Readers' Emotional Response to the fictional work The Lovely BonesHello, I'm writing a dissertation as part of Master's in Engligh Studies. I am using the The Lovely Bones as part of my assignment...

Readers' Emotional Response to the fictional work The Lovely Bones


I'm writing a dissertation as part of Master's in Engligh Studies. I am using the The Lovely Bones as part of my assignment and I would really appreciate hearing people's thoughts on the novel (be them positive or negative). Here a few key words/ideas to get the discussion going (though please feel free to suggest your own);

- favourite moments in the novel.

- moments that struck you as particularly emotional/powerful

- how heaven is represented.

- the ending of the novel

- the influence of the "fantastical" aspects of the novel (i.e. that it is written from the perspective of a dead girl in heaven, that Susie is able to swap bodies with Ruth). Did this effect your reading of the novel for the better or worse?

- in comparison to other similar fictional texts where NO element of the fantastical is employed, do you think The Lovely Bones is more or less emotionally powerful?

Thanks a lot, I look to forward to hearing people's response.

Expert Answers
creativethinking eNotes educator| Certified Educator

Let me chime in with some tidbits in reference to your question starters...

*Favorite moments: I loved the section about the photograph of Suzie's mother... how she could tell from that facial expression that her mother was really a different person than she thought she knew. The writing in that passage was just so touching and described a complex situation in a nuanced way. I also liked the end--it was satisfying in an unexpected way.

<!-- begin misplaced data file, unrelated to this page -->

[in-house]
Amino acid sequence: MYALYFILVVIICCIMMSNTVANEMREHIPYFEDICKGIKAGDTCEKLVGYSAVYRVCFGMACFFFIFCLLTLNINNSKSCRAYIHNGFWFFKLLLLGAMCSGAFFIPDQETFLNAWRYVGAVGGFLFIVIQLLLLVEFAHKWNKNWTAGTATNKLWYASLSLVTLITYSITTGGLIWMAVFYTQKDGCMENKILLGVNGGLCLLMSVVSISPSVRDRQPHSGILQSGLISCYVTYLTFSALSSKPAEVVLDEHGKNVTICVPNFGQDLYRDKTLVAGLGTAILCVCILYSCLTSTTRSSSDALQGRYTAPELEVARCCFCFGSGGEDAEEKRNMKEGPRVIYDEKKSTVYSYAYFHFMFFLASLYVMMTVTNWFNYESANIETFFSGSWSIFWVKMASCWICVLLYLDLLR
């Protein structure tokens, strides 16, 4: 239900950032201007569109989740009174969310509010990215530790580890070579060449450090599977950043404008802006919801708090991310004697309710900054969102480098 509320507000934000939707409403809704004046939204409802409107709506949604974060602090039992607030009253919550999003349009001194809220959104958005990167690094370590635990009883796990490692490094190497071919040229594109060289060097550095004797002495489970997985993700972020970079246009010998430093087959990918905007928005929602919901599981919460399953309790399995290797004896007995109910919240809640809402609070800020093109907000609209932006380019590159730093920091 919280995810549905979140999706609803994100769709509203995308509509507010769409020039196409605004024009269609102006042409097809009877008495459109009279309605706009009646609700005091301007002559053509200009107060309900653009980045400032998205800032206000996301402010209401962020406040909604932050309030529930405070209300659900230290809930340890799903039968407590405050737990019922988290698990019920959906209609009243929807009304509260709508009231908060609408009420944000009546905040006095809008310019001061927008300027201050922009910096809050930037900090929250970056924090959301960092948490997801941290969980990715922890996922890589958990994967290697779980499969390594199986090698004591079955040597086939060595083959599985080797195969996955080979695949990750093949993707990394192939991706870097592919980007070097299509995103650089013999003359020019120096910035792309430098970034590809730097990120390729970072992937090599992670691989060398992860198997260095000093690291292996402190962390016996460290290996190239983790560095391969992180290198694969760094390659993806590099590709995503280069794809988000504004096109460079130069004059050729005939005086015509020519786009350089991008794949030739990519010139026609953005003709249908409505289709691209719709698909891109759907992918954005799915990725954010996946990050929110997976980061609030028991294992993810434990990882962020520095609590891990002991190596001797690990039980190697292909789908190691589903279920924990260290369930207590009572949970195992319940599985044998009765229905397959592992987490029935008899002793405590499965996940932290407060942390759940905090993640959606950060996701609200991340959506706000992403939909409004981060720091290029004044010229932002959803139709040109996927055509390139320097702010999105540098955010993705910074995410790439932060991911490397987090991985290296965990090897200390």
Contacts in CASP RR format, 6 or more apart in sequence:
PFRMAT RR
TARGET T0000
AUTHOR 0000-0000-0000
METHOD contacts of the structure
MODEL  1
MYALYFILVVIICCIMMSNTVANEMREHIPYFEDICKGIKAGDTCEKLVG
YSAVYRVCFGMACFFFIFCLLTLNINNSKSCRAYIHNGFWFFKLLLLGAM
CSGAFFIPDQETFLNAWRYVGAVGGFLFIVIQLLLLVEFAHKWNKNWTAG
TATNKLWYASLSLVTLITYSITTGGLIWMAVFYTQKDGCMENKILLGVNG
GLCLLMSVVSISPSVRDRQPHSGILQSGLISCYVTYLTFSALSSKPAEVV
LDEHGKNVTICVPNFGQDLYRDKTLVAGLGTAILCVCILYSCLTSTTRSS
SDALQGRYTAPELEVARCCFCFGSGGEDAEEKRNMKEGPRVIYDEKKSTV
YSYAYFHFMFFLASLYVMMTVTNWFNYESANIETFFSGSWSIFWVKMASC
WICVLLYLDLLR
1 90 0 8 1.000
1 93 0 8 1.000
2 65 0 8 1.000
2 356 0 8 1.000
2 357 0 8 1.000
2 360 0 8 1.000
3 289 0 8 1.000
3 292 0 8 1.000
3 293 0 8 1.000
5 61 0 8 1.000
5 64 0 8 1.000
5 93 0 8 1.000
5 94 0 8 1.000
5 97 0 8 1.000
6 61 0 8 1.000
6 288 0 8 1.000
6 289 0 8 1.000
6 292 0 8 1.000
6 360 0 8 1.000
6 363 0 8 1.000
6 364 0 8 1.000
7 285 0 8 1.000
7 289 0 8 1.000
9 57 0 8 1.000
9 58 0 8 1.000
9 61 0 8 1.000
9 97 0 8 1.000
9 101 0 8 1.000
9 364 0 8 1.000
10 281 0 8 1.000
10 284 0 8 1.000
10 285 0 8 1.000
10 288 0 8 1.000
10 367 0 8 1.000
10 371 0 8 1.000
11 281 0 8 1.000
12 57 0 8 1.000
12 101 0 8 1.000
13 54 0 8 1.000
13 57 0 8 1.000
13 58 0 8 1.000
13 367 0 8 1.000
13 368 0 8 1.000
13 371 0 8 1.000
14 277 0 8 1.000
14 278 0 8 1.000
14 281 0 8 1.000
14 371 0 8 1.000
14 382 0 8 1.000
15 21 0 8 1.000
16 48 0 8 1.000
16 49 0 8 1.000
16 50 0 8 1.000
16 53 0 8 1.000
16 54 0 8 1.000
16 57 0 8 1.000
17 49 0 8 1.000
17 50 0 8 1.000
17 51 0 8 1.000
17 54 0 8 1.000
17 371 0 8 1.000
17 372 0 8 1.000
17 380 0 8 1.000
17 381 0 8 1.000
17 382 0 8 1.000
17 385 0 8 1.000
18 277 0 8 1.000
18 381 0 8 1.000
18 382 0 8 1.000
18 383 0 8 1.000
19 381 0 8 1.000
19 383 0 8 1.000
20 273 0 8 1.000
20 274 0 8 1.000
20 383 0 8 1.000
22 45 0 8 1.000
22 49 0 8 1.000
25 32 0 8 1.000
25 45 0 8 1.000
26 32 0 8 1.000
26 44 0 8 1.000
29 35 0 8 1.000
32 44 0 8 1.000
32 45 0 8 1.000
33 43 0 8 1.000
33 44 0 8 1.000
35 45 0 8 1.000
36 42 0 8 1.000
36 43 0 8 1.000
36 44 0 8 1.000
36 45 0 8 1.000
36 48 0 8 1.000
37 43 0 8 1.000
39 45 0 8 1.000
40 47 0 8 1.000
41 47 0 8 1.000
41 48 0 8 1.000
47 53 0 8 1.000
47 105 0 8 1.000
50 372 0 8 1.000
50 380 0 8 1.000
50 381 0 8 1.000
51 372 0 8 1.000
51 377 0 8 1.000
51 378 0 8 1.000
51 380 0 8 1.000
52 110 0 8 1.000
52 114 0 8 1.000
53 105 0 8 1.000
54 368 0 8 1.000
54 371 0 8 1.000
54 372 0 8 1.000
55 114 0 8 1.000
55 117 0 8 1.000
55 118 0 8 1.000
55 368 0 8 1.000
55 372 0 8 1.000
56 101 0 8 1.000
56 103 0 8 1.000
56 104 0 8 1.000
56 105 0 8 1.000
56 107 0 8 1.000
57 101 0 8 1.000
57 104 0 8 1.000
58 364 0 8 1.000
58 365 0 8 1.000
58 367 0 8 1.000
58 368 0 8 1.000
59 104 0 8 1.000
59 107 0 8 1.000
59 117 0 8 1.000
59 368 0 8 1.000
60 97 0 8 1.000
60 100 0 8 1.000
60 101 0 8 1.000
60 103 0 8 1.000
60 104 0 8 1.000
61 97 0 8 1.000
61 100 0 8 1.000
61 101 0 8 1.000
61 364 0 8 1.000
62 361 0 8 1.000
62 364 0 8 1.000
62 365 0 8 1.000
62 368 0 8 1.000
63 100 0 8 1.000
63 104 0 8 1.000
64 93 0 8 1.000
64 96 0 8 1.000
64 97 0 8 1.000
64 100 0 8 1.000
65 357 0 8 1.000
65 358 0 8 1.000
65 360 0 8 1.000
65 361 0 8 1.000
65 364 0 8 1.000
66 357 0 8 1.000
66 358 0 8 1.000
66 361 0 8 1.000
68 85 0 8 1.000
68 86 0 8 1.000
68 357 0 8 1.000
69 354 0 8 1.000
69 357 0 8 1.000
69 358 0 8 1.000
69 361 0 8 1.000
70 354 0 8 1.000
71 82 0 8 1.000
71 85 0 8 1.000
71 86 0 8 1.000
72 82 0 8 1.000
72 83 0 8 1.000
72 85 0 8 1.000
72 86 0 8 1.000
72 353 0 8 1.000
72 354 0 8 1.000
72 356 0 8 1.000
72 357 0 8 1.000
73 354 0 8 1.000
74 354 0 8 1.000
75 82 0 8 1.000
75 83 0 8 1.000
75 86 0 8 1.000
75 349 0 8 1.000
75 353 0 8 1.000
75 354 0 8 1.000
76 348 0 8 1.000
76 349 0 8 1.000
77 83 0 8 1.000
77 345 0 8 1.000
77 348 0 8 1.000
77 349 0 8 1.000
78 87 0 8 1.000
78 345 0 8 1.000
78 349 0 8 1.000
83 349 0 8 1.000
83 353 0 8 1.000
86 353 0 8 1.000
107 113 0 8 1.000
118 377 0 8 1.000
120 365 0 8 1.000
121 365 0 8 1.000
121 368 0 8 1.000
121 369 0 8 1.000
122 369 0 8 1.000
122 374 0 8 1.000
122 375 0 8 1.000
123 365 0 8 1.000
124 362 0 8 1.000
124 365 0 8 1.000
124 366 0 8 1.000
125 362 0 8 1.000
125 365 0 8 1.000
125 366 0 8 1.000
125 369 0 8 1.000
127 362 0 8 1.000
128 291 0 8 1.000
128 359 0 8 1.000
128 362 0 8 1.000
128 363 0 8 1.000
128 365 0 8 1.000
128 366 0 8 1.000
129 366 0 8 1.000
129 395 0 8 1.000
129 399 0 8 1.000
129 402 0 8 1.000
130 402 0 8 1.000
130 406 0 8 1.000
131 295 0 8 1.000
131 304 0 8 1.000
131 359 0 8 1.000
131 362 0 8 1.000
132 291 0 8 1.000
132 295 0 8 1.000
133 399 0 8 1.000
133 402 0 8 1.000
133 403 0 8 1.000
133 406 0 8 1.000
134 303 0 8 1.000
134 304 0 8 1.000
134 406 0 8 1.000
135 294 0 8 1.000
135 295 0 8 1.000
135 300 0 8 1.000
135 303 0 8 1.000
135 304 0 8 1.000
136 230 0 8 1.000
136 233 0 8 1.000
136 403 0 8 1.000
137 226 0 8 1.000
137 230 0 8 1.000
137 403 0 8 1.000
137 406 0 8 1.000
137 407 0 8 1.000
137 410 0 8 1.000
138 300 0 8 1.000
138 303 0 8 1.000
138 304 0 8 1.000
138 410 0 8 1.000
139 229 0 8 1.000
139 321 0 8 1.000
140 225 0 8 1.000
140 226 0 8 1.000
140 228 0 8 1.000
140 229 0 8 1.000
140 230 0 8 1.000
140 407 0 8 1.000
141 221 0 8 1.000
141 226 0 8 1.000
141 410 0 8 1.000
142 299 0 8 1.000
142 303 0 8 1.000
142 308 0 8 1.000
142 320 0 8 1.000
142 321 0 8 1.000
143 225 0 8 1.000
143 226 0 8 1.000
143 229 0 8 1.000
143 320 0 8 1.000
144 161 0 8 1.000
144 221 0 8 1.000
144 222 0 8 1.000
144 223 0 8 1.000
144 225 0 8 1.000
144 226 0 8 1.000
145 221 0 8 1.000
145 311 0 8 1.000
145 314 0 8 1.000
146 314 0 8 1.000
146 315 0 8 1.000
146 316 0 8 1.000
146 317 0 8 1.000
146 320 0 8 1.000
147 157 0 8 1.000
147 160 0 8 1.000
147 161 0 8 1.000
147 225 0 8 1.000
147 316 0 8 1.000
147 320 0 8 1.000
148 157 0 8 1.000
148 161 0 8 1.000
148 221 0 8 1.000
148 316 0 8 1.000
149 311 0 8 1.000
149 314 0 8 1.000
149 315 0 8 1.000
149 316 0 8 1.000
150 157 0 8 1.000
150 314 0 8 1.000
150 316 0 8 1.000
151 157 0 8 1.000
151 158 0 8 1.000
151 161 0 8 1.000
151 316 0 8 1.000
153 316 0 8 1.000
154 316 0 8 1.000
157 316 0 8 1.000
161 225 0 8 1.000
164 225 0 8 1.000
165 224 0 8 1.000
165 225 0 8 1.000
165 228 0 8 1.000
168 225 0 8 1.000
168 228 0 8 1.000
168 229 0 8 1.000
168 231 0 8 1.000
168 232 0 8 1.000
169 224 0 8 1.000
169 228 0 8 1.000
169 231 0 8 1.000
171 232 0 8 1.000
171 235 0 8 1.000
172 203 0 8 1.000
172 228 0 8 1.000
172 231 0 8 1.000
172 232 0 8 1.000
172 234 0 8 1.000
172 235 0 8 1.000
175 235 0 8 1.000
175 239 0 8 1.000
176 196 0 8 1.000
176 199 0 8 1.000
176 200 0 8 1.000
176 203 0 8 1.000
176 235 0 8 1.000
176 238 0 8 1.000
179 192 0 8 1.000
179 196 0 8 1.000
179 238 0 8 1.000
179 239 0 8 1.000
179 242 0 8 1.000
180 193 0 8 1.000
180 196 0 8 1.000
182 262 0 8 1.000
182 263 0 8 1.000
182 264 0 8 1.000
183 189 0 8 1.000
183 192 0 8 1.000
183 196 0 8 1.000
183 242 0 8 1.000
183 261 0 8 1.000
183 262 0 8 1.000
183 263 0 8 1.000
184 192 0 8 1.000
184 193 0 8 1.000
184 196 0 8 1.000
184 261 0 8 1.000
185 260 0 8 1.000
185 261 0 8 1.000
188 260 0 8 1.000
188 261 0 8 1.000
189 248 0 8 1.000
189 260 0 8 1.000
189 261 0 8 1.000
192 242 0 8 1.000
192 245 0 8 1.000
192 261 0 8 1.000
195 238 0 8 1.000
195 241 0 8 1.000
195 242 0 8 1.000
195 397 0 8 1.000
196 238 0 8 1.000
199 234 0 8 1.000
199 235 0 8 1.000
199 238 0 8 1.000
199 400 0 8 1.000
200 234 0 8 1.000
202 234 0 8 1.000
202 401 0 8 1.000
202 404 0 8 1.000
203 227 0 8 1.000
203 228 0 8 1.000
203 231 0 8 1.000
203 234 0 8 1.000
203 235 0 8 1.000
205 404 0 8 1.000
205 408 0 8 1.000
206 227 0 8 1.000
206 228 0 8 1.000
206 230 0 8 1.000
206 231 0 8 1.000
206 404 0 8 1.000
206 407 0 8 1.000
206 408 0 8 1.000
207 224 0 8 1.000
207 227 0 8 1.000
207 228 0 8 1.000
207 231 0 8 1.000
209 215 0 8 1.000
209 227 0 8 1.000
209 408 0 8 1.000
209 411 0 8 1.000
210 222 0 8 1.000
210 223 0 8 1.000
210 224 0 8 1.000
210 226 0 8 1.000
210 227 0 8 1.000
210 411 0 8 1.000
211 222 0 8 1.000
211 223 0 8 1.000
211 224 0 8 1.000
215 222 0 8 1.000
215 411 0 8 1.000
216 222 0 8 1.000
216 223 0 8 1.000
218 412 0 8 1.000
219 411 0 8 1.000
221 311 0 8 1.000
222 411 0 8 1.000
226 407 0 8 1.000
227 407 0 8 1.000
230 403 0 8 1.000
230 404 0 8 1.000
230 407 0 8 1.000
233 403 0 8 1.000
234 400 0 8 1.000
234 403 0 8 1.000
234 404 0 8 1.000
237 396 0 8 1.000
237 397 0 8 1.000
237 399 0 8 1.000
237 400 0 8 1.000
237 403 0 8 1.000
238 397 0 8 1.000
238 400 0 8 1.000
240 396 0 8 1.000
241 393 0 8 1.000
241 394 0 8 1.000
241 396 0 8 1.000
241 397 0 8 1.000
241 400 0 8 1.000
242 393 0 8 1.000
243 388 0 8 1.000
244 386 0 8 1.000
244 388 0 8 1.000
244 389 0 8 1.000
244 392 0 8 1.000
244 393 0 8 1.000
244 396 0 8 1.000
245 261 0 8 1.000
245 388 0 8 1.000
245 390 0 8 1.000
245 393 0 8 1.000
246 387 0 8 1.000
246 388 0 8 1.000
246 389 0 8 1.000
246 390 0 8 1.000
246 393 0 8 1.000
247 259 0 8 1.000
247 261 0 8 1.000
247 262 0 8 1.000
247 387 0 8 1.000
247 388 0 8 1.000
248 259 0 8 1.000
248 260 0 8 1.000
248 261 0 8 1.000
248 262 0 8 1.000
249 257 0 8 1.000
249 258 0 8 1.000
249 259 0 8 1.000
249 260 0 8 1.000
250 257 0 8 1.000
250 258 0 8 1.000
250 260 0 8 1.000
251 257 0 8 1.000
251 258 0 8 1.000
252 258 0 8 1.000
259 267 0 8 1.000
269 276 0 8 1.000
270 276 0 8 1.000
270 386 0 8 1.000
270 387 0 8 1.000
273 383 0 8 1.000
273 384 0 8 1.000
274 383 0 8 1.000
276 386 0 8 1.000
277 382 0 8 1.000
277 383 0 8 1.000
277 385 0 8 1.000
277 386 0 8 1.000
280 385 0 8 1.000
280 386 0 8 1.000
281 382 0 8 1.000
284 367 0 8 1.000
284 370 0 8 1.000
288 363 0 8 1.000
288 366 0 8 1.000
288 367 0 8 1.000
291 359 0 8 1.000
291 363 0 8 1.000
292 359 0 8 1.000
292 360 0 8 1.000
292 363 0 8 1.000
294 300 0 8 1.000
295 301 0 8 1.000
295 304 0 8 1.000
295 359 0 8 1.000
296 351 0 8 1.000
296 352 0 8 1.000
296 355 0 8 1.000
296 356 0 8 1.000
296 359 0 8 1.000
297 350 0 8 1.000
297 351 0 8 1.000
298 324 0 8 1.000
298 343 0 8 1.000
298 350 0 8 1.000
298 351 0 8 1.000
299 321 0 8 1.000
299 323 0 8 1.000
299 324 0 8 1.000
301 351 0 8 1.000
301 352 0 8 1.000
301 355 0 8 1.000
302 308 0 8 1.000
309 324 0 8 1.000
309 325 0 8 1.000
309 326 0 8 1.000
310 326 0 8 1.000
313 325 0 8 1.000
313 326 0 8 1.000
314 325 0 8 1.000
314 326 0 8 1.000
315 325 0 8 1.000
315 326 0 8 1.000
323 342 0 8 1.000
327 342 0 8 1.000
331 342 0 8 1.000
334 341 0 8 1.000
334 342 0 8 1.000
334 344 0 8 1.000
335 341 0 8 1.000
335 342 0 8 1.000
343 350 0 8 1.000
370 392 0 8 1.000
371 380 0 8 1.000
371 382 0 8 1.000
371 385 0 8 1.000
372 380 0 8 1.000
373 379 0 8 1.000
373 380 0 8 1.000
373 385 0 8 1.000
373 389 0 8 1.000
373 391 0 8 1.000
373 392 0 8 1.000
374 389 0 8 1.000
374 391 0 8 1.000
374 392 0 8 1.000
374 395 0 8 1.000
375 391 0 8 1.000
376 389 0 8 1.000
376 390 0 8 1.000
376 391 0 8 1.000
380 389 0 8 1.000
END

*Emotional/powerful: The initial rape scene is just so terrifying and disgusting. I read the first chapter nonchalantly in a bookstore and it led me to purchase and devour the novel. My hatred (which was eventually laced with a weak pity) for the killer was so intense; I wanted nothing more than for him to be caught. This fueled my interaction with the book. But, hands down, the most heartbreaking, tears-streaming-down-the-face moment was when Suzie's father, overcome with grief, smashes the ships in bottles they made together.

*Representation of heaven/fantastical elements: I thought that Sebold did an outstanding job creating a story where the characters were absolutely believable, yet there were also supernatural/fantastical things that flashed in and out. This, for me, made the novel more than just a mystery to solve. Then again, I actively seek out books written in the magical realism genre. I don't get upset when something happens in a book that "can't happen." I subscribe to Tim O'Brien's idea of "story truth" creating a stronger emotional impact than reality. In fact, I feel like that's why we read in the first place. But that's just me.

I'd be interested to see the reaction of a reader who typically prefers all out realism...

litteacher8 eNotes educator| Certified Educator
There's a lot to your question. I will begin by commenting on my reaction to the book. I always like mysteries, but this one was unique. I think that the idea of following a mystery from the point of view of the victim's ghost adds new life to the genre. Personally, I found it refreshing even though I am normally not that interested in ghost stories.
Read the study guide:
The Lovely Bones

Access hundreds of thousands of answers with a free trial.

Start Free Trial
Ask a Question